Sometimes Love is Not Enough
Adding to the war efforts. Quite late, of course. If this were an actual war I’d be the last out of the tents, possibly with my uniform on backwards.
Sometimes Love is Not Enough
It isn’t the reunion he dreamt of.
There is no laughing girl on a hill, chestnut curls bouncing and warm in the sun, arms spread out to greet him. Instead there is a girl in his arms, cold and twitching, her hair matted. She cannot lift her arms to his; instead she’s clutching his knee with a weakened grip.
Her eyes are still the same color, though, and recognition is there and in the corner of her smile when she looks at him.
“You were — are — right. I love you. I’m a coward. I love you.” She smiles bright, her eyes shining with tears. She gives what he hopes is a happy sigh and blood gurgles from her mouth.
“I love you” he says again. He brushes the blood from her lips with his thumb and kisses her. The kiss is full of everything he’s wanted to tell her, decades worth of love and longing and regret. Her lips are cold where his are warm and he hopes — hopes — that it is enough to warm the rest of her.
He pours everything he has left of himself into the kiss. When her fingers twitch and he tastes the iron of her mouth he hold back a sob and cradles her head in his hands. He will not let her see him cry: he is broken and he feels as though part of him is dying but he won’t have their reunion marred by his inability to be strong and brave for her.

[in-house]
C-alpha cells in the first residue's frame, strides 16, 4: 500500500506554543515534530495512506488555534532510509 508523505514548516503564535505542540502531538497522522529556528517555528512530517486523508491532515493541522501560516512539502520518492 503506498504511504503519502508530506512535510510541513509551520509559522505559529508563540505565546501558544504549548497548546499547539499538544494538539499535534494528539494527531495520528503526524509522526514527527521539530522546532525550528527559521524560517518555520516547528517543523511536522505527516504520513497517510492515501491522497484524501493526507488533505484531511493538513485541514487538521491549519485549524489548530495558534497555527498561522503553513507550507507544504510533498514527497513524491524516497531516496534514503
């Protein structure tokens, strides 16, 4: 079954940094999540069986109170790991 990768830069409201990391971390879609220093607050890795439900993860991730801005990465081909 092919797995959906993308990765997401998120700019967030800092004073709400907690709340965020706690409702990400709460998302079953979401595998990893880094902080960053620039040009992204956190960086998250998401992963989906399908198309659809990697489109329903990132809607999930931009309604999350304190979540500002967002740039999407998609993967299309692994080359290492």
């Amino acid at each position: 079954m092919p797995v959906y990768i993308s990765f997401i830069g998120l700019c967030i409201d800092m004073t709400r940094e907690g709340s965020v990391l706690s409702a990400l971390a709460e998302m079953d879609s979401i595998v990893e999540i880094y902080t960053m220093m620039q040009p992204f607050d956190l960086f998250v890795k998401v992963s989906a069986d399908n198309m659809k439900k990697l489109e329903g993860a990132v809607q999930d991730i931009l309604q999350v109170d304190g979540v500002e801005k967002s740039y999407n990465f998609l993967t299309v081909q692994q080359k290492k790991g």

Instead he grabs her hand in his and pulls it to his chest there, feel, it’s beating for you, only for you and kisses her again.
If they were home — his real home — he would have swept her up in his arms and carried her to his tower. He would have poured potions and concoctions down her throat, magicked away her wounds. She would get better and soon chide him over how dusty he’s let the place get. She would put her hands on her hips and give him that look and laugh. “You’ve still not thrown out that cup, you silly man? You’re going to cut your lip one of these days.” And he’d be there, always, to catch her fall.
He would kiss her. He would set aside his power for her as he should have done long ago. He would kiss her and fall to her knees as the magic drains from him, clutching her and his face buried in her skirts. I love you I love you I’m sorry I love you.
She would laugh. She would kiss him. She would forgive him.
She would be alive and healthy and whole. He would be a broken man again, far less than she deserves, his body frail and human and hers. He would be more full of life than he’s ever felt.
Her belly would swell from their love. They would have a happy ending, the happiest of endings. They would grow old together as only two souls who have shared true love can do.
But they aren’t in his Dark Castle. They are in Maine, in Storybrooke. The only magic here is coursing through the air, cackling and pulling at their bodies, pinpricks of a teasing. It whispers to him, laughs in his ear: there are no happy endings here. True loves kiss is just a kiss, and the girl in his arms is now just a shell.